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Creating 'Students of the World'

Davidson IB Middle School from North Carolina captured the top prize in the 2010 National Engineers Week Future City Competition with Mamohatra, a future metropolis that combines advanced technologies, green principals and cultural diversity.
Creating "Students of the World"
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Parents all around the world want the best for their children, especially when it comes to education. Today we will talk about a program that educates children with an international focus.

World economies are becoming more and more interconnected. And people are moving around the world in search of personal and professional opportunities. With this global way of living becoming more common, an international approach to education seems like a good one. The goal of the International Baccalaureate Organization is to create “Students of World.”

The International Baccalaureate Organization was founded in 1968 in Geneva, Switzerland. The IB organization works with schools in 147 countries to offer programs for students three to 19 years old. These programs, it says, "help to develop the intellectual, personal, emotional and social skills to live, learn and work in a rapidly globalizing world."

The organization says that IB programs are in nearly 3,800 schools worldwide. The majority of these schools offer IB diploma programs. High school students have to complete six courses, pass exams and write a 20-page paper to earn an IB diploma. And schools accepted into the IB program are expected to “walk the walk and not just talk the talk.”

Students are given opportunities to attend events that open their eyes to a larger world. There are IB workshops and conferences held all over the world.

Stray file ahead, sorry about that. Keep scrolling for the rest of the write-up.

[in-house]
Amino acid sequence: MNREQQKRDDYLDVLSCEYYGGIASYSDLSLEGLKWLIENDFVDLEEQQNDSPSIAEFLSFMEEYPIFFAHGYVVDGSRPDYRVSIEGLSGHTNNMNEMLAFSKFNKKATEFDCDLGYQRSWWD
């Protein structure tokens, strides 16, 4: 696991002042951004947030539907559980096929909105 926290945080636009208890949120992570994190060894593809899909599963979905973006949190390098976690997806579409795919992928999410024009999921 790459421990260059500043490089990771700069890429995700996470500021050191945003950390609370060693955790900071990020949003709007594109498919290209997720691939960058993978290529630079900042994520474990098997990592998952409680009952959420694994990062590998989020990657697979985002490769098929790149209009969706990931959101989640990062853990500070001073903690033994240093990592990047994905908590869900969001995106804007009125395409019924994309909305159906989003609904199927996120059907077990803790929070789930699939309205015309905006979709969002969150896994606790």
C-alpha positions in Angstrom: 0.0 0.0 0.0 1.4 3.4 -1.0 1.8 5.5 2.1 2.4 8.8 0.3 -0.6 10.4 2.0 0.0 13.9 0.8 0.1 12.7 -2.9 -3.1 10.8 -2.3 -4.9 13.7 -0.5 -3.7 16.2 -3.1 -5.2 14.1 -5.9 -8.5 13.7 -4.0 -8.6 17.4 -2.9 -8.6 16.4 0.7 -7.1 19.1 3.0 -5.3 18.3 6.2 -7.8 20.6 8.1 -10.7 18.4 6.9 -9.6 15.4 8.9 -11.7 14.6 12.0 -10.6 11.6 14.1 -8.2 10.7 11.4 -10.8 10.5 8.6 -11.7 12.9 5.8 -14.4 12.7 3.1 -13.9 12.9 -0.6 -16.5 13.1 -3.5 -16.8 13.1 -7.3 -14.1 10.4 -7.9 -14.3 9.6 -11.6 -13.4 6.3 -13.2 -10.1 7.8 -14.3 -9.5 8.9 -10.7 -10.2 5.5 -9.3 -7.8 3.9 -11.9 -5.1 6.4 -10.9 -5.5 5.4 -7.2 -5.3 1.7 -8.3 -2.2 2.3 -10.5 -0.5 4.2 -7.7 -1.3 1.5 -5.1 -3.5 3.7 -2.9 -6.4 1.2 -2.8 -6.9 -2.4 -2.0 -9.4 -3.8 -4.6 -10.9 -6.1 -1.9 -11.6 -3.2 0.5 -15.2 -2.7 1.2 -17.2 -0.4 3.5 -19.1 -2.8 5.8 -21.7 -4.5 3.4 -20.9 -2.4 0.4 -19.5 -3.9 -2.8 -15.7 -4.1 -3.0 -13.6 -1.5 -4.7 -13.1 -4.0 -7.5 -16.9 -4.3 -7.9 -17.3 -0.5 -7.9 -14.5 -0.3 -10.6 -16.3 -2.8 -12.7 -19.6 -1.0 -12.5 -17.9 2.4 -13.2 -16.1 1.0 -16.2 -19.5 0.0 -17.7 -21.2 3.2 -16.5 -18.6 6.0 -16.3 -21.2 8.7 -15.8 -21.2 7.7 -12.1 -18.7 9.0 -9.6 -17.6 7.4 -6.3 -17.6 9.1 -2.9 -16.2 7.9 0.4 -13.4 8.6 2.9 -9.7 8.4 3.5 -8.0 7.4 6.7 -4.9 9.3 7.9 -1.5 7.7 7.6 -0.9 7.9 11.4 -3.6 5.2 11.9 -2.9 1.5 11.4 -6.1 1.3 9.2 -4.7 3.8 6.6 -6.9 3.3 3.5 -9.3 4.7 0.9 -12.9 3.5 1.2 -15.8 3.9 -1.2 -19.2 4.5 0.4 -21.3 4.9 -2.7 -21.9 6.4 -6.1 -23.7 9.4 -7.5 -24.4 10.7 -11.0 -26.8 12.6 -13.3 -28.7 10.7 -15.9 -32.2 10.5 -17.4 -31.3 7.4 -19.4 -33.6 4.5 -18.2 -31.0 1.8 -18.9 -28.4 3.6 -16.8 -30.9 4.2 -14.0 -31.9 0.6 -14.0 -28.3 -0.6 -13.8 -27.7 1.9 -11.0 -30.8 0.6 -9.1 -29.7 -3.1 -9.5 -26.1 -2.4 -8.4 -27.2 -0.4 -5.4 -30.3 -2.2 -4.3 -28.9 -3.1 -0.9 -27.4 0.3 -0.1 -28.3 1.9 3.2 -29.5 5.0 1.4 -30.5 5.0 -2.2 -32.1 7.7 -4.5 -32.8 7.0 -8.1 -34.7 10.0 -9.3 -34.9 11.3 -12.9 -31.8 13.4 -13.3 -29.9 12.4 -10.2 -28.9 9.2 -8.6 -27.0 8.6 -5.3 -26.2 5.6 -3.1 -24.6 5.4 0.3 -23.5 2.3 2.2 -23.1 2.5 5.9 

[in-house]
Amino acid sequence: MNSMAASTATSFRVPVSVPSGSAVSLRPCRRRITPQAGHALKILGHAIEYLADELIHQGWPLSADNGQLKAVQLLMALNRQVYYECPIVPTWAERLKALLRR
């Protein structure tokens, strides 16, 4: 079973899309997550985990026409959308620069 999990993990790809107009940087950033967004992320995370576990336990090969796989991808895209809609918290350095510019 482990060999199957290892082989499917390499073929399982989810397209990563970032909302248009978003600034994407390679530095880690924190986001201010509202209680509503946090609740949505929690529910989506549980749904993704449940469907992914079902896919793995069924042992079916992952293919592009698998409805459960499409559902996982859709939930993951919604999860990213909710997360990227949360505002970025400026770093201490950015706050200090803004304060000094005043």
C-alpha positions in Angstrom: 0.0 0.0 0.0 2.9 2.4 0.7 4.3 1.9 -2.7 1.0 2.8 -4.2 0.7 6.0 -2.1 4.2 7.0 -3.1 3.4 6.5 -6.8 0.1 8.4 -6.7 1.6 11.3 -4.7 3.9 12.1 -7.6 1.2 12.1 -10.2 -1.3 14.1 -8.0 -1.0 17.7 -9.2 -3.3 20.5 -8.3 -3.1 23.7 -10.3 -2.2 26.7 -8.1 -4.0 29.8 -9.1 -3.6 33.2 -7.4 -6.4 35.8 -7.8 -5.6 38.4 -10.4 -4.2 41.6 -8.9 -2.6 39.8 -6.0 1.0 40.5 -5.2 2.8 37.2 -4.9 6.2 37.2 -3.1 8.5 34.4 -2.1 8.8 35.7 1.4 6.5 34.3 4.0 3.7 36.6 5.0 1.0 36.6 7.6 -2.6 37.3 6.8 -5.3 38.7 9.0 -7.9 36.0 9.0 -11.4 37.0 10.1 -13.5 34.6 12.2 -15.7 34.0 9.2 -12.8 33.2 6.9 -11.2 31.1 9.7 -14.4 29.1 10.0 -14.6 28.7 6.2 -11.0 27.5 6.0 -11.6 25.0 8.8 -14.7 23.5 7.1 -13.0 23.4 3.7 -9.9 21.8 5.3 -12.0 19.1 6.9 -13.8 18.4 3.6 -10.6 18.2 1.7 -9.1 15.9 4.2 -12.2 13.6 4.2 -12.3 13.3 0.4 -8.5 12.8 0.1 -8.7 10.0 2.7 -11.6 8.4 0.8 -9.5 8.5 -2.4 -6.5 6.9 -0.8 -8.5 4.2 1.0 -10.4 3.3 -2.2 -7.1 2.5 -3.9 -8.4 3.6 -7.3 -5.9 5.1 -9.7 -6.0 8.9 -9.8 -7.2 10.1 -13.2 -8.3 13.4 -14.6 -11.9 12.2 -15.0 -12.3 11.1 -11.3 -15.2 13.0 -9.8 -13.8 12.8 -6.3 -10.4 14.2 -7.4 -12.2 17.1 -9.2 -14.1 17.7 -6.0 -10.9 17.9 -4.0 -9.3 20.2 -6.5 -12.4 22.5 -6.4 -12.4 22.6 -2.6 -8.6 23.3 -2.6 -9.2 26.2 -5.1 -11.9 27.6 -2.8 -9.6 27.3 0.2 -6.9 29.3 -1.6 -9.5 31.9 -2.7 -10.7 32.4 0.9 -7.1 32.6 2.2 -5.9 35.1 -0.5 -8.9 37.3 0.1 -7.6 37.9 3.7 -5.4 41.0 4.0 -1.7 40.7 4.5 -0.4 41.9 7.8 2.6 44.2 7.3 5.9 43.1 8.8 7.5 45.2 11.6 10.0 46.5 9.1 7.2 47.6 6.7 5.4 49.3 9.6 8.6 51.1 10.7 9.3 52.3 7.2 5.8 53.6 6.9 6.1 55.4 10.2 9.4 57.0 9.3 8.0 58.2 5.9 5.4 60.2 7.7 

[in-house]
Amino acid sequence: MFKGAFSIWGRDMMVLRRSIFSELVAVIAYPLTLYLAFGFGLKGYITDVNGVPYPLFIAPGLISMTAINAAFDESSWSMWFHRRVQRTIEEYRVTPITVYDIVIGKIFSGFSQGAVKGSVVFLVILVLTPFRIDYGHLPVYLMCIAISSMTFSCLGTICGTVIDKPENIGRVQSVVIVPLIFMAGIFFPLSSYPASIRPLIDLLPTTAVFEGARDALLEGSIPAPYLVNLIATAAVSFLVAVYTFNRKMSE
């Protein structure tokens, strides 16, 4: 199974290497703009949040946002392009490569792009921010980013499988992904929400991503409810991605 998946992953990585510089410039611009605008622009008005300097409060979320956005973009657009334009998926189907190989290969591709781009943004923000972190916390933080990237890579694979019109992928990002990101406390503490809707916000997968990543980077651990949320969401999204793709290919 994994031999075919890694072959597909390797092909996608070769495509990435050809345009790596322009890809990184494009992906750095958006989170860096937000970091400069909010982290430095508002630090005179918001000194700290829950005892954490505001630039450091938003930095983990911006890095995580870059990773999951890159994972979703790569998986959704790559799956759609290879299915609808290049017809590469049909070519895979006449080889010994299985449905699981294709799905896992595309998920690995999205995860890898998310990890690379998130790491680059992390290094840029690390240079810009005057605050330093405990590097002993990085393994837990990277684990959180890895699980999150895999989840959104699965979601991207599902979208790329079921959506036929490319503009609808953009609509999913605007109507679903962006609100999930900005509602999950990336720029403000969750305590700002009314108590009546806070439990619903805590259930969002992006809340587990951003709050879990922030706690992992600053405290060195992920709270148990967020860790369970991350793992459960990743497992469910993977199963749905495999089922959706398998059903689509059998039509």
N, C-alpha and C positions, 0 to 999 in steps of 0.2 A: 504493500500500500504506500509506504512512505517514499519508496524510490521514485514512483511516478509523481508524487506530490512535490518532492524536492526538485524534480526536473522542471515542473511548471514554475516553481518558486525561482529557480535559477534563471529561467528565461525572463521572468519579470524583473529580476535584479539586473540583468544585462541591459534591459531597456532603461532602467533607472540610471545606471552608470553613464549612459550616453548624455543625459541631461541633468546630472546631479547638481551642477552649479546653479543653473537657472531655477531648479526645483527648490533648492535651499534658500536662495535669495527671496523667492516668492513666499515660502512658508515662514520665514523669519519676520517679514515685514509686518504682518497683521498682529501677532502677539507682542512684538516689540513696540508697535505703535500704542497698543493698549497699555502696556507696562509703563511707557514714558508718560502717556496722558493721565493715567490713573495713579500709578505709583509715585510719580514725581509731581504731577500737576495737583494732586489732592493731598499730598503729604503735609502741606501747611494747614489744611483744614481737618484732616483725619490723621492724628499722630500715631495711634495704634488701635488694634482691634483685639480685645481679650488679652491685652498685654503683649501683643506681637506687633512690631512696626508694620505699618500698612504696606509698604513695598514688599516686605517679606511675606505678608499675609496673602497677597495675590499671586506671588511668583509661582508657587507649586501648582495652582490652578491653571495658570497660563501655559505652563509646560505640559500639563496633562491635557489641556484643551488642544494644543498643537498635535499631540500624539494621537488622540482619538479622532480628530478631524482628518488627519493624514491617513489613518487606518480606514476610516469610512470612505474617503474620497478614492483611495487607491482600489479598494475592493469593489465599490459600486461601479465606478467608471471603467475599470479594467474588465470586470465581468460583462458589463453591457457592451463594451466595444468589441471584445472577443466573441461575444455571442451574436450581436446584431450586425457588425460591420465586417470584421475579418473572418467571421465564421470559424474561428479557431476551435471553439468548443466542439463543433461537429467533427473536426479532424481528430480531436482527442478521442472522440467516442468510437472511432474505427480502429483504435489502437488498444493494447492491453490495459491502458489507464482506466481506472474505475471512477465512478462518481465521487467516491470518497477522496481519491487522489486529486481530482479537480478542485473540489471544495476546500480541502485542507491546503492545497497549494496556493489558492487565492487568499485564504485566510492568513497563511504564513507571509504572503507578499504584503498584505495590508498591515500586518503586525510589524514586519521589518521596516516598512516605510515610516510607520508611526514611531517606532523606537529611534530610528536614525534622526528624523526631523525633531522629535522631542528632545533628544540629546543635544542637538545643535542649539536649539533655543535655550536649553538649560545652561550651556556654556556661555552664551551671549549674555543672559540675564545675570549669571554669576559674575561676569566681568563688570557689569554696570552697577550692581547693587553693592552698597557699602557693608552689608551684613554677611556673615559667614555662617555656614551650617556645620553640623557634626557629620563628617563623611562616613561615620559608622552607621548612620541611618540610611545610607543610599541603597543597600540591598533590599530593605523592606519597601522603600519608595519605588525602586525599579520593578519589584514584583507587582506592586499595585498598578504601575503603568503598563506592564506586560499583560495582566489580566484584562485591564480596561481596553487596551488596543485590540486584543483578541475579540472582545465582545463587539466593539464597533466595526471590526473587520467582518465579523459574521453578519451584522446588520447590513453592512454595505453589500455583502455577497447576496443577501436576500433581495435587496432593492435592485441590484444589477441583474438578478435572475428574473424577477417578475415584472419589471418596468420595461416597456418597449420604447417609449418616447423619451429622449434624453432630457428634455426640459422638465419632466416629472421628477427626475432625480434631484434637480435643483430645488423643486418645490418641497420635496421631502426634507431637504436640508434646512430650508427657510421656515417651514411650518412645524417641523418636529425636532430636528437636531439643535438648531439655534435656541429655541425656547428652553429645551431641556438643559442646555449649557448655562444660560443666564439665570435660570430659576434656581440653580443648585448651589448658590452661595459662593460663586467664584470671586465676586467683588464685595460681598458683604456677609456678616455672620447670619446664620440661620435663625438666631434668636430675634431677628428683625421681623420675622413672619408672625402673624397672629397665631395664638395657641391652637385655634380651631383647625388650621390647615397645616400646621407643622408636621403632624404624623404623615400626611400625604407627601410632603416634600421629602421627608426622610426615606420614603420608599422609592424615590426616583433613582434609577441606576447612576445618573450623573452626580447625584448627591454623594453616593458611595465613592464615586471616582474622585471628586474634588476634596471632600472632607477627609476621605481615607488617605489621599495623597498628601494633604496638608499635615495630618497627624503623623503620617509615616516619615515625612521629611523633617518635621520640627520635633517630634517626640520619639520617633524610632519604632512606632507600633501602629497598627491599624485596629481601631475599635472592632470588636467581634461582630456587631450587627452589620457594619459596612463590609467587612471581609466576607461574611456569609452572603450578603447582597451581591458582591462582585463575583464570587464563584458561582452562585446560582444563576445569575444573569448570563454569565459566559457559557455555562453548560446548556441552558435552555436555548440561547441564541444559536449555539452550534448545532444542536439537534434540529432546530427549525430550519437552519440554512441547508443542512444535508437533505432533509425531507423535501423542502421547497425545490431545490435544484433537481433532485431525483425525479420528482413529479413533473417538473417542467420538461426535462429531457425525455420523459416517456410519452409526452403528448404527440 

One such event was a five-day conference at the University of British Columbia in Canada. The conference was called “The New Sustainability: Making Things Better, Not Just Less Bad.” Three hundred students from 13 counties attended.

One of the speakers was Drew Deutsch, director of IB Americas. He says the conference was meant for students to not only learn about the environment, but also to become more international in their thinking and develop lasting relationships.

DREW DEUTSCH: "We want to send the students back to their schools to highlight issues surrounding protecting the environment, but also make sure that these students become more students of the world, and that they form bonds with peers their own age from around the world. And, obviously, with social networking and the tools that are available to students today, we expect that they will have formed these bonds really for life."

Seventeen-year-old Itzel Chavez was one of 21 IB students who received scholarships to attend the conference.

ITZEL CHAVEZ: "I really wanted to go. So I applied for a scholarship and I had to write an essay. And in my school they chose one person, and I got chosen for the scholarship. So I got to go."

She says the main speakers would describe a sustainability program or tell how a special project improved the environment in their community. Then the students had to choose a project to present to the conference.

ITZEL CHAVEZ: "We would get into groups of about nineteen or twenty students and we would have to come up with a project for the end of the week that showed what we learned."

How do you feel about teaching children to be global citizens? Share your thoughts about the International Baccalaureate model of learning in our comment section!

I’m Anna Matteo. Join us again tomorrow for another As It Is.

Creating "Students of the World "

Creating "Students of the World "

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